To build a competitive workforce in the future, we must support students today. This is especially true for computer science, which traditionally has not been part of the curriculum of many schools, but will affect virtually all jobs in the future. Hadi Partovi is the founder of Code.org, a nonprofit organization dedicated to expanding access to information technology and increasing the participation of women and underrepresented minorities. The organization works directly with school districts to provide educational programs and educational resources so that every student has the same opportunity to learn computer skills while learning about biology, chemistry or algebra.
What is the vision behind Code.org?
Starting Code.org has a lot to do with my personal story. When I was a kid, my family immigrated here from Iran. We had very little. My father, who had been a theoretical nuclear physicist in Iran, taught me how to code when I was only ten years old on a Commodore 64. With this experience, I was able to get an internship in the ninth. year in a tech company while all my friends were waiting tables.
Most kids do not have a father like mine, and they do not have the opportunities I had. But instead of teaching ourselves to children, Code.org has adopted the approach of working within schools. We provide tools for teachers to teach children – teachers do most of the work. It's not easy being a teacher these days, and parents and their school systems are putting a lot of pressure. And frankly, it's scary for them to take a new field. So we try to help them. The incredible work that they do is the source of inspiration for what we do at Code.org.
Why is it so important that children are learning computer science today?
Many people think that we only want to teach children to code, but there is much more to computing than coding: such as data analysis, cybersecurity and network operations. And today, every industry is affected by these things – they change everything. Schools must give students a well-defined background. It's like biology: every child must understand photosynthesis, even if he will not be a botanist. Not that all children should graduate as an encoder. Many will continue to be nurses, lawyers, or other careers, but they all need to understand the basics of computer science.
What prevents some people from learning computer and coding?
Many people are intimidated. We have discovered through our work that there is a better way to motivate them than to simply offer them the opportunity to learn how to code. We help them to imagine something that they want to create. Once someone thinks: "I want to build X", it's much easier to focus on the tools they need to learn. It's much less intimidating.
Code.org has become extremely popular in kindergarten to grade 12 education, giving children early access to technological skills. What advice would you give to children who want to learn to code, but who do not have access to their school's programs?
There is one area that has the most self – taught experts and that hosts the largest number of dropouts, that is, computer science. There are tons of resources to learn by yourself. All the resources we give to schools are now available online. We also include links to third-party resources. And we have a map that shows third-party courses – workshops, summer camps, or online – as well as our own courses, so that no matter who can find one that works.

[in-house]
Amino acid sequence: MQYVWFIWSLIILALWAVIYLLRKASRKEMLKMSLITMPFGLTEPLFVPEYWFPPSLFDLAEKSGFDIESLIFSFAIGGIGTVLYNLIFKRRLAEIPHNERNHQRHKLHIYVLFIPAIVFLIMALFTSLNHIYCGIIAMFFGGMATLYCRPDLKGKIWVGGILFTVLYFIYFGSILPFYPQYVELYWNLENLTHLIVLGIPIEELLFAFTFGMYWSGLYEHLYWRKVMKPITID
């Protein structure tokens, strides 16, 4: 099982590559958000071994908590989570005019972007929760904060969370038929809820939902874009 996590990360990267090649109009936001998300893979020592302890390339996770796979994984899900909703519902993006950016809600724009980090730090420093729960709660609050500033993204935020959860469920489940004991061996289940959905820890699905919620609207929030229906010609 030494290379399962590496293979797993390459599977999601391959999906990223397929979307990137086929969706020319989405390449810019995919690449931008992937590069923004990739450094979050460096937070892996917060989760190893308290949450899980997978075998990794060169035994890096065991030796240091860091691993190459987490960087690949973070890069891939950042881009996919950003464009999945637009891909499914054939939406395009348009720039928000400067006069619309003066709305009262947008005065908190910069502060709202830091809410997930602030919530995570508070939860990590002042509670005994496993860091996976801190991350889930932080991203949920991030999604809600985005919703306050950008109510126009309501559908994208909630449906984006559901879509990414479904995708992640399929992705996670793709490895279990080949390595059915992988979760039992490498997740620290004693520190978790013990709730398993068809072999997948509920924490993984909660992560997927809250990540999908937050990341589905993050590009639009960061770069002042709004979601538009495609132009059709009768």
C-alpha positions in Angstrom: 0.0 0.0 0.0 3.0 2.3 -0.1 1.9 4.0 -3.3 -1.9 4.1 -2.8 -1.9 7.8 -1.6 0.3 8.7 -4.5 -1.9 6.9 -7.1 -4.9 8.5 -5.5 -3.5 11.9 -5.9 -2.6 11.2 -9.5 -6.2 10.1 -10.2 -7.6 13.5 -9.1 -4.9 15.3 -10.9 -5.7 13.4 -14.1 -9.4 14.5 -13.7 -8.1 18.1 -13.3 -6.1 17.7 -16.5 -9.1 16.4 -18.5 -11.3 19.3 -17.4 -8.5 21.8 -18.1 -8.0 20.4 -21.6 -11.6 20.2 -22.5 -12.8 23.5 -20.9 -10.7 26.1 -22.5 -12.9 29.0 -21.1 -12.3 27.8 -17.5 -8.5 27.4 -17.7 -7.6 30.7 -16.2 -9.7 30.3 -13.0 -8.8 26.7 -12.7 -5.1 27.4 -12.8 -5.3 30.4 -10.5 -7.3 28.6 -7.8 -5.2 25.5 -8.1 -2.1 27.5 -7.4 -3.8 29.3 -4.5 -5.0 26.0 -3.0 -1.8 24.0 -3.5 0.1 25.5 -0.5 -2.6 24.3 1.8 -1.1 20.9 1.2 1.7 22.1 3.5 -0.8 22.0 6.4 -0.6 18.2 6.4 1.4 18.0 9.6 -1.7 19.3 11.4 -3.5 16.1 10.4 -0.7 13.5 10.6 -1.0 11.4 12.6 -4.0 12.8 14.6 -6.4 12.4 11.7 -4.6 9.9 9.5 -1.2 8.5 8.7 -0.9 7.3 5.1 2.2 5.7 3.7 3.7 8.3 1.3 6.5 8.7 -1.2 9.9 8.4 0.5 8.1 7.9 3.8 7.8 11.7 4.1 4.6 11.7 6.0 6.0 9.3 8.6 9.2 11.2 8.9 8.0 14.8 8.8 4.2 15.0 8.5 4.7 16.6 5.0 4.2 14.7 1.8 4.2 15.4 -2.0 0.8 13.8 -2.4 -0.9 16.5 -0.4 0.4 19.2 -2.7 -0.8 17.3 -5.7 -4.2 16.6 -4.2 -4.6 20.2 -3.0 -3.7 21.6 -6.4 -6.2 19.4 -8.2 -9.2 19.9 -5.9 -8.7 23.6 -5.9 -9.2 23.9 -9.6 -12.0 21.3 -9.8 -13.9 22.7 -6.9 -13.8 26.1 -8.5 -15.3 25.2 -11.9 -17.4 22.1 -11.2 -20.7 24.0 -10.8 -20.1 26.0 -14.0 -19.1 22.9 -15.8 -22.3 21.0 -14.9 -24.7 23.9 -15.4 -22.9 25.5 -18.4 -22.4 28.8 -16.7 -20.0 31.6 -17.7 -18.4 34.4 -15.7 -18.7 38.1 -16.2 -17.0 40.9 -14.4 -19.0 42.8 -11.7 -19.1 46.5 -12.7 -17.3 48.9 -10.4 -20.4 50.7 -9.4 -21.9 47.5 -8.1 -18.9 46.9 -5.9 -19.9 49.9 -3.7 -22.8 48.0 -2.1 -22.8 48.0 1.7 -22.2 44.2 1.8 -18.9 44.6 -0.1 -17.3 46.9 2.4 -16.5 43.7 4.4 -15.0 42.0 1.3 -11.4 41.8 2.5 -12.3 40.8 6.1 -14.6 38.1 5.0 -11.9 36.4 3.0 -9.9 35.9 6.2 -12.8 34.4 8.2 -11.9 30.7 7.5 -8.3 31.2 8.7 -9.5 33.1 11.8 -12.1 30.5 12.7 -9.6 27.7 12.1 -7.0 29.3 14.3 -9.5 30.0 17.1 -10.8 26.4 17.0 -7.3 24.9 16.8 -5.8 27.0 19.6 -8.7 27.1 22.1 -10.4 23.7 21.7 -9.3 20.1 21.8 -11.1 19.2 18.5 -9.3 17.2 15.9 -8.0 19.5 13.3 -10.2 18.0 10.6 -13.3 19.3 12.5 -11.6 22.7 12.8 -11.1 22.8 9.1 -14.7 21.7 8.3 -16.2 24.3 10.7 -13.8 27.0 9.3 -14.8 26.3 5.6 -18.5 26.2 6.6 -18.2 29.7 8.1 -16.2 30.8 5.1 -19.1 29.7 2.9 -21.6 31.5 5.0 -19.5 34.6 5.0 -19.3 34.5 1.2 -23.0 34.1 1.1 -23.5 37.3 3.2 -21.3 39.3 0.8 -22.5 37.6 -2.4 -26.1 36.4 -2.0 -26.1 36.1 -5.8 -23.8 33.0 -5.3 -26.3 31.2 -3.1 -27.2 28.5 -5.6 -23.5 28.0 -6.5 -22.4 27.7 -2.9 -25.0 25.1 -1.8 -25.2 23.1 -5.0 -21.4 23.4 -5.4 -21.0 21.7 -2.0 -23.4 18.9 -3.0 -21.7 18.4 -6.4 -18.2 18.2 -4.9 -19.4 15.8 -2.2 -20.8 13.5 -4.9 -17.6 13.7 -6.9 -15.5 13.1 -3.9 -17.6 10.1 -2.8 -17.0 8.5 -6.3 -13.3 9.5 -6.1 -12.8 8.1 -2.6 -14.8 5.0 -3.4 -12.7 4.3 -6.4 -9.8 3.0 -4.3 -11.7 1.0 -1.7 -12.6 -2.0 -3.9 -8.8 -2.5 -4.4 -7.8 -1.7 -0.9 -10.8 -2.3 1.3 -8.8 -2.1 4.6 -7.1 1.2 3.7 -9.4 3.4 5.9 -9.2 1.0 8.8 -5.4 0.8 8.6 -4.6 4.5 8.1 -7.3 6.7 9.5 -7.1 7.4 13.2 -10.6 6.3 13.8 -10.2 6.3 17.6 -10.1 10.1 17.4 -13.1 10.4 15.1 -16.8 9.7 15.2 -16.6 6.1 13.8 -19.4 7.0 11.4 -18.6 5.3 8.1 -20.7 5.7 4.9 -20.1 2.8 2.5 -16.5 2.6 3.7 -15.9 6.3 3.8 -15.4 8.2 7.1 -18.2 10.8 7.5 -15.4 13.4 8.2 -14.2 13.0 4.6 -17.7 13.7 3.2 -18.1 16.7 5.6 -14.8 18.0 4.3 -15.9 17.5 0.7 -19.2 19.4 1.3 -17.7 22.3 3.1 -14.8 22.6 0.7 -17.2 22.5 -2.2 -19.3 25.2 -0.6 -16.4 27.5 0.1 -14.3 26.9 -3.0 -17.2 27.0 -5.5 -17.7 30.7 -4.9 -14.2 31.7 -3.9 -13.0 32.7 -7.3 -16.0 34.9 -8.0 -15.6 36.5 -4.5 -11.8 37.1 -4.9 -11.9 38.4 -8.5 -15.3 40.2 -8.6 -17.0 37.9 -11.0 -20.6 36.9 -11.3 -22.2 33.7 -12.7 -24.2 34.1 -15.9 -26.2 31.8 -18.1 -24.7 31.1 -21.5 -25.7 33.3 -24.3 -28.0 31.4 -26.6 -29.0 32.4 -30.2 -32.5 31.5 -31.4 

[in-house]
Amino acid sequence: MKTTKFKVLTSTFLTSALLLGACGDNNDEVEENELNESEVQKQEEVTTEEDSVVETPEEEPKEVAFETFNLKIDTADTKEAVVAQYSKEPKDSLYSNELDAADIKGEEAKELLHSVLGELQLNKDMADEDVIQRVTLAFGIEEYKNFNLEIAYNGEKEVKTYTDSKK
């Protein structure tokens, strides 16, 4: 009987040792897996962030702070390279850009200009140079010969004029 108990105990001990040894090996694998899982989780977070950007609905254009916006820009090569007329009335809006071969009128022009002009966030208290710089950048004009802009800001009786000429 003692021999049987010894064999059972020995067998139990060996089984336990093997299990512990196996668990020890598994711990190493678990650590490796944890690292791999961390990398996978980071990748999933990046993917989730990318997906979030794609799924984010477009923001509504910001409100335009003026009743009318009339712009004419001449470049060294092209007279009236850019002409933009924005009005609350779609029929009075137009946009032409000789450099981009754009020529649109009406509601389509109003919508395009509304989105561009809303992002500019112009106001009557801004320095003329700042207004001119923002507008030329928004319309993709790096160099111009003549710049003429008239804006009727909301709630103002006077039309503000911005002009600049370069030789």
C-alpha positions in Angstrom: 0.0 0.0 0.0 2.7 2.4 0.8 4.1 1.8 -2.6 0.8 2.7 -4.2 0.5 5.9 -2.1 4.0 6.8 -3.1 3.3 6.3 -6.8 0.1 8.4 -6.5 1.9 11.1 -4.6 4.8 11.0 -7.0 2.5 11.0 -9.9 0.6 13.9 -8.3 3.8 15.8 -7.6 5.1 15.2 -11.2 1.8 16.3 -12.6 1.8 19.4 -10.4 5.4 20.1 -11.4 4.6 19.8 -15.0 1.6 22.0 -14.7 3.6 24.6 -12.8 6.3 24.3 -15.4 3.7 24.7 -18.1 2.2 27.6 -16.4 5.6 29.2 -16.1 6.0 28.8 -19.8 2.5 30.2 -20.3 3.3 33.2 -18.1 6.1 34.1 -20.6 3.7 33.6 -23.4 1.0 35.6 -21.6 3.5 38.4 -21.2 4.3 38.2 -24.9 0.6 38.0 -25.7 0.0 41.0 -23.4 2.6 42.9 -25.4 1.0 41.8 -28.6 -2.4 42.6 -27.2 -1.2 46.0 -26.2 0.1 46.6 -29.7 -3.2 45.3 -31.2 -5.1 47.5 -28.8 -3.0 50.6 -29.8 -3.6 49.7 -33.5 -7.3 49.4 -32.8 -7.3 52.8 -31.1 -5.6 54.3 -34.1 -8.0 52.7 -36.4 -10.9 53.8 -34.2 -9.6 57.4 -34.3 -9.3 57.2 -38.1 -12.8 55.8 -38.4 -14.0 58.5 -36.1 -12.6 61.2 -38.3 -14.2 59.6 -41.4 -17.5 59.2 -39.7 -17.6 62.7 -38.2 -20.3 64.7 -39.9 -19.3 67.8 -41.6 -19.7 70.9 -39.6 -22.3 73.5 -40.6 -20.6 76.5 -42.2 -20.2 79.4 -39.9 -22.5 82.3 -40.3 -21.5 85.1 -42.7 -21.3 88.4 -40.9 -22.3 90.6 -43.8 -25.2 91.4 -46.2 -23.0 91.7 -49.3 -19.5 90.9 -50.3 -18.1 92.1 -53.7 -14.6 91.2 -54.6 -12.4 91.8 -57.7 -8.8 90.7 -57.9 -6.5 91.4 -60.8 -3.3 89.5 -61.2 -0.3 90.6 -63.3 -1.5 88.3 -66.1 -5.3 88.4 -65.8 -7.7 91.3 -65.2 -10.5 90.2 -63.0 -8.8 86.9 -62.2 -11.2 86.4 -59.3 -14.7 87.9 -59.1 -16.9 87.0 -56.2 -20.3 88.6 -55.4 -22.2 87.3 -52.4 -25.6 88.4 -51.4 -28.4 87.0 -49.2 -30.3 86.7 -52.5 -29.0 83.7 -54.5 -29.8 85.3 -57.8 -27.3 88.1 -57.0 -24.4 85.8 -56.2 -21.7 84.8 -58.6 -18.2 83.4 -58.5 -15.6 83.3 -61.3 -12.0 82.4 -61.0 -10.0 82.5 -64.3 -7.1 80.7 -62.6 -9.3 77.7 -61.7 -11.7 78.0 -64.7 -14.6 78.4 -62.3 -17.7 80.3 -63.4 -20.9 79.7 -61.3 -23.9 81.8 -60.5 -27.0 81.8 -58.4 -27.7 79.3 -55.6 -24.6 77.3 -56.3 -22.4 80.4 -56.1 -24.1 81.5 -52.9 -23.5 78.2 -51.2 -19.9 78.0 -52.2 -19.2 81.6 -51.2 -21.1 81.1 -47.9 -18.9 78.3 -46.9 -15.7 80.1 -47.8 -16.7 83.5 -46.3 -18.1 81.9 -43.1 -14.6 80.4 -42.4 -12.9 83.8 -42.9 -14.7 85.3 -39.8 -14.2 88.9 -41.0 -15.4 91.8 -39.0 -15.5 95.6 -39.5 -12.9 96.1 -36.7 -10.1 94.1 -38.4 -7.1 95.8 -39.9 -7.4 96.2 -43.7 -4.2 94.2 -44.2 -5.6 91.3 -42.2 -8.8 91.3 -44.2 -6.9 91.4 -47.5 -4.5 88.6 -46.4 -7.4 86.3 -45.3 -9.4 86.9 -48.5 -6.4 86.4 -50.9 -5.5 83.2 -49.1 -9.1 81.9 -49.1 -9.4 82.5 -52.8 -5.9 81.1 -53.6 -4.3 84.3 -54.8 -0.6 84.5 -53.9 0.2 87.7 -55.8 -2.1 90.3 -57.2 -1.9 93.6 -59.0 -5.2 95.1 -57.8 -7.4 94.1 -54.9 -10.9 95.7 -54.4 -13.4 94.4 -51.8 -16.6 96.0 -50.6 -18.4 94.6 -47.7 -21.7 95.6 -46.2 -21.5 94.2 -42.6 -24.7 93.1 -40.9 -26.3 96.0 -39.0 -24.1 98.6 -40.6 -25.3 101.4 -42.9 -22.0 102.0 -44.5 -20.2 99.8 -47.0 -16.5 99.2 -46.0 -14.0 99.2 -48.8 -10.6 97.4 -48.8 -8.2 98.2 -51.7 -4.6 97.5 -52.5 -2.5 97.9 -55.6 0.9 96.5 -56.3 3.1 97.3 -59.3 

How do computer demographic data change through organizations like Code.org and others?
Building diversity in the world of technology is one of our main motivators. This is an area dominated primarily by white men of the upper middle class. Equality of opportunity is the cornerstone of the American dream, but it does not appear in the field of fastest growing and best paid. Many efforts have been made to improve computer diversity, but it is impossible to fully balance scales without involving school systems. It's because we worked through school systems that we were able to help more than 9 million girls learn to code. This is a big step forward to level the playing field in computer science.
What role does technology play in the management of your business and specifically how does Salesforce help you connect with students and teachers?
We use Salesforce tools for all our e-mail communications with teachers and donors. Code.org uses Pardot (owned by Salesforce) to send personalized emails to our 600,000 teachers. We also use Salesforce CRM tools to track our donors.
How can we support your mission?
Code.org fans can support our mission in many ways, like volunteering in a classroom, buying a T-shirt like a girl code, donating money, helping translate our program or work as a volunteer engineer in our open source code base. See all options at http://code.org/help
You can also organize a code hour in your school, an hour-long introduction to computer science, designed to demystify the "code" and show that anyone can learn the basics . The hour of the code takes place every year during the computer education week. The 2017 Computer Education Week will be held from December 4 to 10, but you can schedule a code hour all year.
To learn more about Hadi, join him at Dreamforce during the opening speech of Small Business Essentials on Tuesday, Nov. 7 at 11:30 am at Moscone West. You do not arrive in San Francisco? Tune in the keynote and all the action of Dreamforce on Salesforce Live.
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